A simple strategy formulation

Sometimes, if you talk about something for a while, or even if you ignore it while it sits in the back of your mind, it starts to crystallize. It gets nice and simple. (Sometimes, of course, it goes the other way and gets more and more muddled, but that’s another post.)

Obviously, I spend a lot of time thinking and talking about strategy – what it is, and how we can talk together about strategy in a way we all understand. Some of that time is more contemplative – sitting in front of the computer writing a proposal or a report or a blog post.

But some of that time is front of a group or in conversation, engaged with people – the back and forth, the improvisational flow.

It was during a really interesting group discussion with a client who’s in the middle of a hugely challenging situation that a simple formulation about strategy just came out of my mouth. We all blinked at each other, and someone scribbled it down before it was lost.

I’ve been thinking about it ever since, and it seems to be standing the test of time, without feeling simplistic or hollow. I’ve been using it in writing and in facilitation and it seems to resonate.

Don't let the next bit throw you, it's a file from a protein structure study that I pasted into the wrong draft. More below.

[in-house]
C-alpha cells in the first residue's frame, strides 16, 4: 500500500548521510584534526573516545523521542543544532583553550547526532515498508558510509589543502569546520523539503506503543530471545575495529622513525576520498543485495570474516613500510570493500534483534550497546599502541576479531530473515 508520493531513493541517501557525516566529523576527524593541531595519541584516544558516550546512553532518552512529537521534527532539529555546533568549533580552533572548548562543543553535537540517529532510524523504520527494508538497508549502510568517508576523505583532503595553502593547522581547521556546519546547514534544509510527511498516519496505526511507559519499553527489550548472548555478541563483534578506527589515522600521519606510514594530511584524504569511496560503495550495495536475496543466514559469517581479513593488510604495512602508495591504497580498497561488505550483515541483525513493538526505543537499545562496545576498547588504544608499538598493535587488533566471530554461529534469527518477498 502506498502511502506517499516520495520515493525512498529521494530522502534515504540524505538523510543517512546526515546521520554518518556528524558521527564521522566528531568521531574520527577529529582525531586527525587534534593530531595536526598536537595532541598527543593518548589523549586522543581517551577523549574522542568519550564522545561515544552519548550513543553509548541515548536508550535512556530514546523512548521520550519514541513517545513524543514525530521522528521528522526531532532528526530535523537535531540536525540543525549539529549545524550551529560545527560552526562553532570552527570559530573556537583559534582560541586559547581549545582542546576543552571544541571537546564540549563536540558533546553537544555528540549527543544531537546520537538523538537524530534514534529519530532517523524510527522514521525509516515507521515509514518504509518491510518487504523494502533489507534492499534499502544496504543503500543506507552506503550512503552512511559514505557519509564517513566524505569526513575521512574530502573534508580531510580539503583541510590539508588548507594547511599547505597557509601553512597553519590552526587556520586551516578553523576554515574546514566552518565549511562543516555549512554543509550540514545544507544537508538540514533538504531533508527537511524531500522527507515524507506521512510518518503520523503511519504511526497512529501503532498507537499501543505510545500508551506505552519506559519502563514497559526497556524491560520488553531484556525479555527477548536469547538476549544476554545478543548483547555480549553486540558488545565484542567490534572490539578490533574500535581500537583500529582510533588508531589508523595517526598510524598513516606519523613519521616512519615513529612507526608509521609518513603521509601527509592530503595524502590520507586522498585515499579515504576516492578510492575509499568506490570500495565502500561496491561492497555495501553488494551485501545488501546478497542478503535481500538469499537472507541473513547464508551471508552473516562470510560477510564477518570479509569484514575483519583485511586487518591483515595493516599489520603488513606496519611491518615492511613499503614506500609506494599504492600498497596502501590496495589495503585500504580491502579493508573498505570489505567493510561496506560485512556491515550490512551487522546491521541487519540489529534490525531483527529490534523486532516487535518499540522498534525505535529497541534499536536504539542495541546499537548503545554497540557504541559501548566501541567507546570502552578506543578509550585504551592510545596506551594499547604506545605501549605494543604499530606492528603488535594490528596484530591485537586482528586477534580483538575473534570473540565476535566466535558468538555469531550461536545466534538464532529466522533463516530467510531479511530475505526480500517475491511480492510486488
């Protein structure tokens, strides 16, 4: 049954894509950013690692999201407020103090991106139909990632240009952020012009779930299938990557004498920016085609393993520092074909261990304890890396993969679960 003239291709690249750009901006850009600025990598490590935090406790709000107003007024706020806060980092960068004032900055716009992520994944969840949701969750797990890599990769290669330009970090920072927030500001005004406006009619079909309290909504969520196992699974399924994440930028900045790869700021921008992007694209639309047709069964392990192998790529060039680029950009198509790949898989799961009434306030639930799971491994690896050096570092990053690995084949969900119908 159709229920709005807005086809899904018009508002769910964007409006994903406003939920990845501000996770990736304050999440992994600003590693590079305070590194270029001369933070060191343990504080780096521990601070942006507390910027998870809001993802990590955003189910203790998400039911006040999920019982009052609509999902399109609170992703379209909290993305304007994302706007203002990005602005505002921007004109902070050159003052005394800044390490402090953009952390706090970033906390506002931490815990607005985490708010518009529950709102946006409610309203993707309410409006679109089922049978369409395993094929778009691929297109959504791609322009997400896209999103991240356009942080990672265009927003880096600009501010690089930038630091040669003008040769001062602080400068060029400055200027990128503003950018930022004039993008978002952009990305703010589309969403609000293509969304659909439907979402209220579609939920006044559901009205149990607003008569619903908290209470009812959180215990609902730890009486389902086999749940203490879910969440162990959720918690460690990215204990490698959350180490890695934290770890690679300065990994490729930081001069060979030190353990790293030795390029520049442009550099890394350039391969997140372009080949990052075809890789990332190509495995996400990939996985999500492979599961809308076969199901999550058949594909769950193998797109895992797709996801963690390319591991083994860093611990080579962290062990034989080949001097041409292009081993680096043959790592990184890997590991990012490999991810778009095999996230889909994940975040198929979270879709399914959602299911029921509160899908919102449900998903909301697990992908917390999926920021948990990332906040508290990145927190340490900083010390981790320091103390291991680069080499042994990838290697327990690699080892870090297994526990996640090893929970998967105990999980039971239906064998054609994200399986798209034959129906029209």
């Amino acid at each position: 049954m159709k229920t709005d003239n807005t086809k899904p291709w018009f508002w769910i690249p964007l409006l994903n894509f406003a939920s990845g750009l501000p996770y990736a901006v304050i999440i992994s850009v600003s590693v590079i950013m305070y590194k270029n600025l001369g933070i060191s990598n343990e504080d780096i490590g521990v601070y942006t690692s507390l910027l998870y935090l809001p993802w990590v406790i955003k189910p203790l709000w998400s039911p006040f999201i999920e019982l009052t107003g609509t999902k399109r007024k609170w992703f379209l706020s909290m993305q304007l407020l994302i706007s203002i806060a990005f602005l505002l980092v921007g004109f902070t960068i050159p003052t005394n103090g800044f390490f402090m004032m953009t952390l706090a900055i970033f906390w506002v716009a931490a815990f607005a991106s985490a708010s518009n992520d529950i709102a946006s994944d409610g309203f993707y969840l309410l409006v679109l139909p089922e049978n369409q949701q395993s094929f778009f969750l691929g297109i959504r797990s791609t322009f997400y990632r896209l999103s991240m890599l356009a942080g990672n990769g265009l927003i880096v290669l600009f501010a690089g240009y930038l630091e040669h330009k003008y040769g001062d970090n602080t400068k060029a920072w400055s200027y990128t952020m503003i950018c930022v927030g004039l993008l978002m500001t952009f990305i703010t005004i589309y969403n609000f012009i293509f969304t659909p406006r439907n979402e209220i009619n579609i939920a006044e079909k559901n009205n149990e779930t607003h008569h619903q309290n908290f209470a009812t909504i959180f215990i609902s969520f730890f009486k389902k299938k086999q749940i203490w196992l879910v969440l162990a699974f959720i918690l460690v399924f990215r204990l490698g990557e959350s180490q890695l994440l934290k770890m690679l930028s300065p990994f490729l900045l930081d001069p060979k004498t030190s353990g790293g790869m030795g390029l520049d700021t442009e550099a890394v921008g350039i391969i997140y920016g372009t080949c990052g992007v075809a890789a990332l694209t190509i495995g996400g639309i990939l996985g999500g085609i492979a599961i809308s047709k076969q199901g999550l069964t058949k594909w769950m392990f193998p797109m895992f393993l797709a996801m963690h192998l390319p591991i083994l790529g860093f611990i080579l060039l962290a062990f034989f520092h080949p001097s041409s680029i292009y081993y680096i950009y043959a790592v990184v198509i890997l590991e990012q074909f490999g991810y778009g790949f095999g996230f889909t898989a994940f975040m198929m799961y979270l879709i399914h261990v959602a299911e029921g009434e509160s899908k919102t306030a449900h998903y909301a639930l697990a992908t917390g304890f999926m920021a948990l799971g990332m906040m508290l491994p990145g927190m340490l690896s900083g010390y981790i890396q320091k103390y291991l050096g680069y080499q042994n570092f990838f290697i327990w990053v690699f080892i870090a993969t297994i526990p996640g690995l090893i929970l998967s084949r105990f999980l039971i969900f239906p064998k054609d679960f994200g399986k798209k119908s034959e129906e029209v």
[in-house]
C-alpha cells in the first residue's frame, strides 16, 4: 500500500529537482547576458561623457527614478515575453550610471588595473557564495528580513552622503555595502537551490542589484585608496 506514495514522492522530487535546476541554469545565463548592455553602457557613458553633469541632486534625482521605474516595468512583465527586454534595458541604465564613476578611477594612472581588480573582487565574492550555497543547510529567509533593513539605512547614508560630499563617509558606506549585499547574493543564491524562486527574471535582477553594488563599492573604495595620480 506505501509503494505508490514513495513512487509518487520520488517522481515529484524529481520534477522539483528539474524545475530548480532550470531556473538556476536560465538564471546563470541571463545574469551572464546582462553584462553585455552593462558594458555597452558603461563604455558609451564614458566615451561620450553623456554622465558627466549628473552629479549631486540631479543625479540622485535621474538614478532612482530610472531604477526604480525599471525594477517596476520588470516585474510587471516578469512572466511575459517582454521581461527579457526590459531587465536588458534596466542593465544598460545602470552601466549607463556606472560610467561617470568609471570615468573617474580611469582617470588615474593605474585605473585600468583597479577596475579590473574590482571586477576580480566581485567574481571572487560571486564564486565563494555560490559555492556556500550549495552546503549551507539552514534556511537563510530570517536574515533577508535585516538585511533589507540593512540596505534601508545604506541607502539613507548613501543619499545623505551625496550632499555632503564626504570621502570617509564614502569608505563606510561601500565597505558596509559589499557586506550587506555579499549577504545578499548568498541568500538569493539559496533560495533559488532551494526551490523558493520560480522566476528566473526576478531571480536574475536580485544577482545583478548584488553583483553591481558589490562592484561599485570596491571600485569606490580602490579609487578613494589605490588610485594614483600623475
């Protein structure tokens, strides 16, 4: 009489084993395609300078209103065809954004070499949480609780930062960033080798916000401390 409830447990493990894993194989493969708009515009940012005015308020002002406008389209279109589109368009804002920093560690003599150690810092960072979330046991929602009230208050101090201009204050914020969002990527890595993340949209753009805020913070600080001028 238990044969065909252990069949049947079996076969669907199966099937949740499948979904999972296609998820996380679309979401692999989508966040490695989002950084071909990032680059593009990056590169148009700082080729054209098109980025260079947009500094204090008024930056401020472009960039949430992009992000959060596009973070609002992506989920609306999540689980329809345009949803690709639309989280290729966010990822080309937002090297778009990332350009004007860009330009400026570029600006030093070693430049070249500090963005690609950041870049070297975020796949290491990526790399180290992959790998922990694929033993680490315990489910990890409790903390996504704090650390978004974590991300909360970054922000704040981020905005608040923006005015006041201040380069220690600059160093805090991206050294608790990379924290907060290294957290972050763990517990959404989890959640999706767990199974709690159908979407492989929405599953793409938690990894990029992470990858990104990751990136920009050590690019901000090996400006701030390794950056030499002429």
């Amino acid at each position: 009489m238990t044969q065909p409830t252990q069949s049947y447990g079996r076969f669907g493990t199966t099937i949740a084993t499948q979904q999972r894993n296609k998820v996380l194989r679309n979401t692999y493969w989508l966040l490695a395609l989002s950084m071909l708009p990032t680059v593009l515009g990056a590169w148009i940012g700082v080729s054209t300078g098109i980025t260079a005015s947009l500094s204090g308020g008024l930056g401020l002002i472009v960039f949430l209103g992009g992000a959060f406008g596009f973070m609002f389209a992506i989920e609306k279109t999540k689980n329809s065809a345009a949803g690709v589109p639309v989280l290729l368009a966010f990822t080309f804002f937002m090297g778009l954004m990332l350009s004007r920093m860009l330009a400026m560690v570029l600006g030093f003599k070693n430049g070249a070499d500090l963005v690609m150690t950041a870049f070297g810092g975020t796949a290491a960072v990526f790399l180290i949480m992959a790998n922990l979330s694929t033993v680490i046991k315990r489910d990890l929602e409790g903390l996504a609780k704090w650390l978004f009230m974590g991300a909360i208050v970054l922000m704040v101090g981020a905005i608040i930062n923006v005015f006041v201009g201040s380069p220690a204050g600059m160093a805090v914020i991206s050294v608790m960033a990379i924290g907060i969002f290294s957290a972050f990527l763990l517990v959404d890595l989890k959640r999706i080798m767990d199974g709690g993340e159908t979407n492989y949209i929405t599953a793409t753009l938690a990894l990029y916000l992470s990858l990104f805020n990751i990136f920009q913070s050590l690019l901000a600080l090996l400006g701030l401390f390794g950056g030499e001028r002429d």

So, here it is:

Strategy is how we will achieve our aims,

based on what we know to be true,

and what we believe to be possible.

And, the crucial distinction:

Strategic planning = how we write that down.

What do you think? Is that a useful formulation we can work with?

Photo by Aurelien Bellanger, courtesy of Unsplash, used with permission under a Creative Commons Zero license.

Contact us at meredith@meredithlow.com or call 416-737-3935 to discuss how we might be able to help.


We offer resources to help leaders of associations and other not-for-profits think about their approach to strategy and governance, from various perspectives.